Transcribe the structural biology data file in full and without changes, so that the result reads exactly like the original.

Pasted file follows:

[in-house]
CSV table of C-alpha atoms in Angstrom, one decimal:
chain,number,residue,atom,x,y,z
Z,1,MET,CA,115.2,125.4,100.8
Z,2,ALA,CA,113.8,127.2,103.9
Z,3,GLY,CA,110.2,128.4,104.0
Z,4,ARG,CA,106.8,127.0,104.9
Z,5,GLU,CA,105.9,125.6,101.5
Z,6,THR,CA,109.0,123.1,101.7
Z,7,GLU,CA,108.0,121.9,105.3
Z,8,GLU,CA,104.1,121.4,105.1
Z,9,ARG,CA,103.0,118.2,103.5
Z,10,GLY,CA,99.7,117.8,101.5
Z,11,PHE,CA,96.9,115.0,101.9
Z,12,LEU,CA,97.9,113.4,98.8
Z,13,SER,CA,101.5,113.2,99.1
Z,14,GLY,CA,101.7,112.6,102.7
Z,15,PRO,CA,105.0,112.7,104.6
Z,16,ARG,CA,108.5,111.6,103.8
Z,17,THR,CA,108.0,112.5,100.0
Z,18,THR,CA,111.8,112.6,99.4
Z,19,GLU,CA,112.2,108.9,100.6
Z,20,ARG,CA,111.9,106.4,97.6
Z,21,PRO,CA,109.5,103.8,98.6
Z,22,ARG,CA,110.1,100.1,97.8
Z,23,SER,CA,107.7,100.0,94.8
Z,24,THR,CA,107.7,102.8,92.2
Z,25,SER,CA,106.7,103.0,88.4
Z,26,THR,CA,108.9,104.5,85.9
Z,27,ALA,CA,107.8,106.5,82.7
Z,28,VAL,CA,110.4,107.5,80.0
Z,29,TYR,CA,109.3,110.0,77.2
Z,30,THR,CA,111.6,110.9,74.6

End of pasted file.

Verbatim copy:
[in-house]
CSV table of C-alpha atoms in Angstrom, one decimal:
chain,number,residue,atom,x,y,z
Z,1,MET,CA,115.2,125.4,100.8
Z,2,ALA,CA,113.8,127.2,103.9
Z,3,GLY,CA,110.2,128.4,104.0
Z,4,ARG,CA,106.8,127.0,104.9
Z,5,GLU,CA,105.9,125.6,101.5
Z,6,THR,CA,109.0,123.1,101.7
Z,7,GLU,CA,108.0,121.9,105.3
Z,8,GLU,CA,104.1,121.4,105.1
Z,9,ARG,CA,103.0,118.2,103.5
Z,10,GLY,CA,99.7,117.8,101.5
Z,11,PHE,CA,96.9,115.0,101.9
Z,12,LEU,CA,97.9,113.4,98.8
Z,13,SER,CA,101.5,113.2,99.1
Z,14,GLY,CA,101.7,112.6,102.7
Z,15,PRO,CA,105.0,112.7,104.6
Z,16,ARG,CA,108.5,111.6,103.8
Z,17,THR,CA,108.0,112.5,100.0
Z,18,THR,CA,111.8,112.6,99.4
Z,19,GLU,CA,112.2,108.9,100.6
Z,20,ARG,CA,111.9,106.4,97.6
Z,21,PRO,CA,109.5,103.8,98.6
Z,22,ARG,CA,110.1,100.1,97.8
Z,23,SER,CA,107.7,100.0,94.8
Z,24,THR,CA,107.7,102.8,92.2
Z,25,SER,CA,106.7,103.0,88.4
Z,26,THR,CA,108.9,104.5,85.9
Z,27,ALA,CA,107.8,106.5,82.7
Z,28,VAL,CA,110.4,107.5,80.0
Z,29,TYR,CA,109.3,110.0,77.2
Z,30,THR,CA,111.6,110.9,74.6